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Not 'appy

Front Desk

Not 'appy

By Rob Darracott

Choose pharmacy – nice message. Right Care – sound thinking, especially when it’s a pharmacist as we’re all clinicians, right? Treat people close to home, even keep them out of overcrowded Emergency Departments. Pharmacy First – snappy. Access, convenience, expertise, a one-stop shop, right care too. Ticks all the boxes. The other side of the coin. Super-busy GP practices, a record numbers of GPs looking forward to imminent retirement while others choose sessional work over the hassle of partnership. 

But at a time when everyone from Health Ministers (Vaughan Gething in Wales, see page 4) and chief pharmaceutical officers down (Andrew Evans and Bruce Warner, p9) are promoting the pharmacy network as the vital cog in primary care we all know it to be, who’s going against the grain? Step forward our tech savvy Secretary of State’s favourite kind of GP – the ones you can access on your phone. 

Freed from the burdens of everyday GP practice, these characters clearly have time to burn. Not for them this Right Care or Pharmacy First nonsense. “Got a headache?” asks Babylon’s GP at hand Instagram ad. “Got a cold?” Don’t bother with a pharmacy - get yourself online and “See a doctor now”. 

Here’s another one: LIVI is “providing NHS services” in partnership with 40 local GP practices in North West Surrey. “Don’t struggle to get an appointment or shiver your way to the surgery,” its winter leaflet said. “Our NHS GPs are ready to help with those wintry symptoms.” Like colds and coughs, dry skin, sore throats, flu like symptoms… There’s a helpful list of year round symptoms too, including acne, constipation, diarrhoea, hair loss, headaches, indigestion. It goes on. You know, the kind of conditions GPs are not supposed to prescribe for any more in order to save £150 million a year.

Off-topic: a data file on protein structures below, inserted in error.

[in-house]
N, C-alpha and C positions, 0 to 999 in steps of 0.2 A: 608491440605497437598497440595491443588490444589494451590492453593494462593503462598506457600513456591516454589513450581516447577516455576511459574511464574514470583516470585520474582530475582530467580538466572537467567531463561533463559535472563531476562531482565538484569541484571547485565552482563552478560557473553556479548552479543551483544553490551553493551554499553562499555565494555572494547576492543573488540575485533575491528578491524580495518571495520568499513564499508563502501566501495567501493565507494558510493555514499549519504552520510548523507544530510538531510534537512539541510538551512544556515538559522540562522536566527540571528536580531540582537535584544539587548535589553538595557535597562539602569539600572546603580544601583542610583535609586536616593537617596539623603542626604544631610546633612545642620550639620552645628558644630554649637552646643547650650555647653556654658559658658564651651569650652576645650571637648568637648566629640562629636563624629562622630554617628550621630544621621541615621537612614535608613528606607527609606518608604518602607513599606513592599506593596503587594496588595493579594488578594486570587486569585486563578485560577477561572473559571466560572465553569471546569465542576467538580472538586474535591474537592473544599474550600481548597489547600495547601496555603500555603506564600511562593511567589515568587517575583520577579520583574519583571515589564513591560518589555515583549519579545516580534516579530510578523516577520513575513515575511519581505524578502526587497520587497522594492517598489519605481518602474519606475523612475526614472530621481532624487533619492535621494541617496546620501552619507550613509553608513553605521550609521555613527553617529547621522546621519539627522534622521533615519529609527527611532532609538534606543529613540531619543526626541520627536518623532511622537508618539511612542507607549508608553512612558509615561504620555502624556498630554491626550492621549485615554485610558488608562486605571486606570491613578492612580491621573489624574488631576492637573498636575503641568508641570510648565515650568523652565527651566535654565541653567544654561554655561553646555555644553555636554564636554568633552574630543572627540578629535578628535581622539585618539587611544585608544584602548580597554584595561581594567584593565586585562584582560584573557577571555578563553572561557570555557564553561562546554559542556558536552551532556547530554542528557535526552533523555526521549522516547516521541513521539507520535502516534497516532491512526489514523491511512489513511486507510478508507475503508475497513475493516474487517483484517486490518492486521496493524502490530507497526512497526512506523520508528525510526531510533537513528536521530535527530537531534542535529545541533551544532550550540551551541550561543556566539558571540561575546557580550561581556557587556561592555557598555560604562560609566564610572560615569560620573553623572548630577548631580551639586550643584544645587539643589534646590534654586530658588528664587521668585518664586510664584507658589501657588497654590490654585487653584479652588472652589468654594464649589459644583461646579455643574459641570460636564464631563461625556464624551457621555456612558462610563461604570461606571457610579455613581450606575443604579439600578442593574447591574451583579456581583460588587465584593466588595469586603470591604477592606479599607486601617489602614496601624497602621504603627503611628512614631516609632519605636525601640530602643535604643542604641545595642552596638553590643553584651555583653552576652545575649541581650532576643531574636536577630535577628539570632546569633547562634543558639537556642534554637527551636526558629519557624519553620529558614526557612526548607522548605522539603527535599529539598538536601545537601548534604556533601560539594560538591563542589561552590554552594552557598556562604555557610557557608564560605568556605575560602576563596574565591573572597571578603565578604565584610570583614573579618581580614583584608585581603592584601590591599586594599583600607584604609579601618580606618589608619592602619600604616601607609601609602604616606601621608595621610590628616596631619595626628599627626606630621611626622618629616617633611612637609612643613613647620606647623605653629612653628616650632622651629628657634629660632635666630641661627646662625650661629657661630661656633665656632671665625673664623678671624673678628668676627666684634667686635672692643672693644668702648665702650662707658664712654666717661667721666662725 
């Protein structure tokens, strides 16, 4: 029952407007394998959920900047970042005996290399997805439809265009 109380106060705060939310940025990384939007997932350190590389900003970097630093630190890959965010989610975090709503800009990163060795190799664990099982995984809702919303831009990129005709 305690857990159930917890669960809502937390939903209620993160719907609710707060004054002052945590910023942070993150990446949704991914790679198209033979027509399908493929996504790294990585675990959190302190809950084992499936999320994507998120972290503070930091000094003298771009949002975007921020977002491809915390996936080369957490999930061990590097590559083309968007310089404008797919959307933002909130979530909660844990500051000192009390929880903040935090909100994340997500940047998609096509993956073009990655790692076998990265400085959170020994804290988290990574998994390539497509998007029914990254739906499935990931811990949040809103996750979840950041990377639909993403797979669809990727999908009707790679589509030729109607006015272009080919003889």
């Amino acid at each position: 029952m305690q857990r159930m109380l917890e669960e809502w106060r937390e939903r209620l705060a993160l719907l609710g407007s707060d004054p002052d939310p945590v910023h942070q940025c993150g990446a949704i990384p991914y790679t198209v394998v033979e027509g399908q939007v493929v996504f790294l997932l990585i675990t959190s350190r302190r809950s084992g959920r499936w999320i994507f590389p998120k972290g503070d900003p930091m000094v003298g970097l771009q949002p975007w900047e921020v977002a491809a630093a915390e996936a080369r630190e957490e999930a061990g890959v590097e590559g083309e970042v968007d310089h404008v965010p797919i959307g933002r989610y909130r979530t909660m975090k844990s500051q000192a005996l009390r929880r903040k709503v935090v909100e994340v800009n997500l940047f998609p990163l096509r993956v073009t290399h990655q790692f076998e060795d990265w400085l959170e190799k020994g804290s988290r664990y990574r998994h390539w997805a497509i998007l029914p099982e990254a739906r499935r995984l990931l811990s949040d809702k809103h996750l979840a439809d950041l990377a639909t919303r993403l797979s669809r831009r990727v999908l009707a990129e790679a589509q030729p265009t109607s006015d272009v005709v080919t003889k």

You can’t deny it’s a great offer. See the next available GP in minutes, including in the evenings and at weekends. I’m trying to place those benefits somewhere… The service is available 91 hours a week, so not quite a hundred, then. 

In a busy GP shift, the ‘easy’ sore throat is a few minutes respite, but come on. “See a GP by video. Free on the NHS. In minutes”? Why, when the NHS is investing millions encouraging people to use it appropriately, including by not burdening GPs with stuff you can largely treat yourself, or with a little help from your local pharmacy. 

Community pharmacy is more than capable of dealing with the immediate management of self-treatable conditions, as most in the system seem to want it to, without the NHS undermining it with nonsense like this. A GP consultation in minutes for an insect bite? Really?

If primary care networks are about redefining the patient pathway and right care, then they need to tackle this kind of waste of expensive professional resource. Providing whizzy ways to keep self-treatable conditions within general practice won’t help with shifting costs and it certainly won’t convince people they can look after themselves. 

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Front Desk